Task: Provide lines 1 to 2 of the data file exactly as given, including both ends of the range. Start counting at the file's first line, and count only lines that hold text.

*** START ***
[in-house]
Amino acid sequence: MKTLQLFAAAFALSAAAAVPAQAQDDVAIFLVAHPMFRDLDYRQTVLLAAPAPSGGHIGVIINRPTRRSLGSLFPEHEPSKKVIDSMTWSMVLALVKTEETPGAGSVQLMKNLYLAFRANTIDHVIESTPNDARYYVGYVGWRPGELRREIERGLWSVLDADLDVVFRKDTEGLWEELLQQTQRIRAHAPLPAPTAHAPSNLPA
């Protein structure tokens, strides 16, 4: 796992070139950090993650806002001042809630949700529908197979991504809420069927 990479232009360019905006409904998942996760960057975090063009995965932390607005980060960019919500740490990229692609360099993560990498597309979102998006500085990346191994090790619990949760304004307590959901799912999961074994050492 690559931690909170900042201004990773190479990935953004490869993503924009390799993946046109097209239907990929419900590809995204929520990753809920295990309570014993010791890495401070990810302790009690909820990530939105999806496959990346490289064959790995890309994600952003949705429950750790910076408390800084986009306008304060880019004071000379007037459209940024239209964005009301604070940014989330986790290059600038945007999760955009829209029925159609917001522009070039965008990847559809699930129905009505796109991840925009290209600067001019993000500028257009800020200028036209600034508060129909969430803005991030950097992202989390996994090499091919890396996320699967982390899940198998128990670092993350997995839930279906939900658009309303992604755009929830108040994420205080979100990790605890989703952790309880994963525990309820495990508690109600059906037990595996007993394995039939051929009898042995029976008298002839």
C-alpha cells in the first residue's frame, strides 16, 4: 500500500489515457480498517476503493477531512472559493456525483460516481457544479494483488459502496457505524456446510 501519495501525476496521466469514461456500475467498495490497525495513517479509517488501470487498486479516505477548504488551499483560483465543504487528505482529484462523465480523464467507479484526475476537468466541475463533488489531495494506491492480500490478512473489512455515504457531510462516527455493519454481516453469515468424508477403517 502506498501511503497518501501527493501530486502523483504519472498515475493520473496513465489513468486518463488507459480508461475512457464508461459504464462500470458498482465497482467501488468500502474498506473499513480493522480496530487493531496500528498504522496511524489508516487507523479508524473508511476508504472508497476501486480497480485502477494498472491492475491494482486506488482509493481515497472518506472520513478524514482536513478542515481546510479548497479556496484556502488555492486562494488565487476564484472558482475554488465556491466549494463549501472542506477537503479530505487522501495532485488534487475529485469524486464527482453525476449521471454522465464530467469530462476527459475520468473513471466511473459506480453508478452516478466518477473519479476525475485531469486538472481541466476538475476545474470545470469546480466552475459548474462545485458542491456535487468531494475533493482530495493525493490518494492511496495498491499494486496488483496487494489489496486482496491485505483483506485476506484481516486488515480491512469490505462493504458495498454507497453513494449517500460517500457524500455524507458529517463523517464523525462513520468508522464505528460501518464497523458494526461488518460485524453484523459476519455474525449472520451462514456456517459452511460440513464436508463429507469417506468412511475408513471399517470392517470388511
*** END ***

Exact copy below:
[in-house]
Amino acid sequence: MKTLQLFAAAFALSAAAAVPAQAQDDVAIFLVAHPMFRDLDYRQTVLLAAPAPSGGHIGVIINRPTRRSLGSLFPEHEPSKKVIDSMTWSMVLALVKTEETPGAGSVQLMKNLYLAFRANTIDHVIESTPNDARYYVGYVGWRPGELRREIERGLWSVLDADLDVVFRKDTEGLWEELLQQTQRIRAHAPLPAPTAHAPSNLPA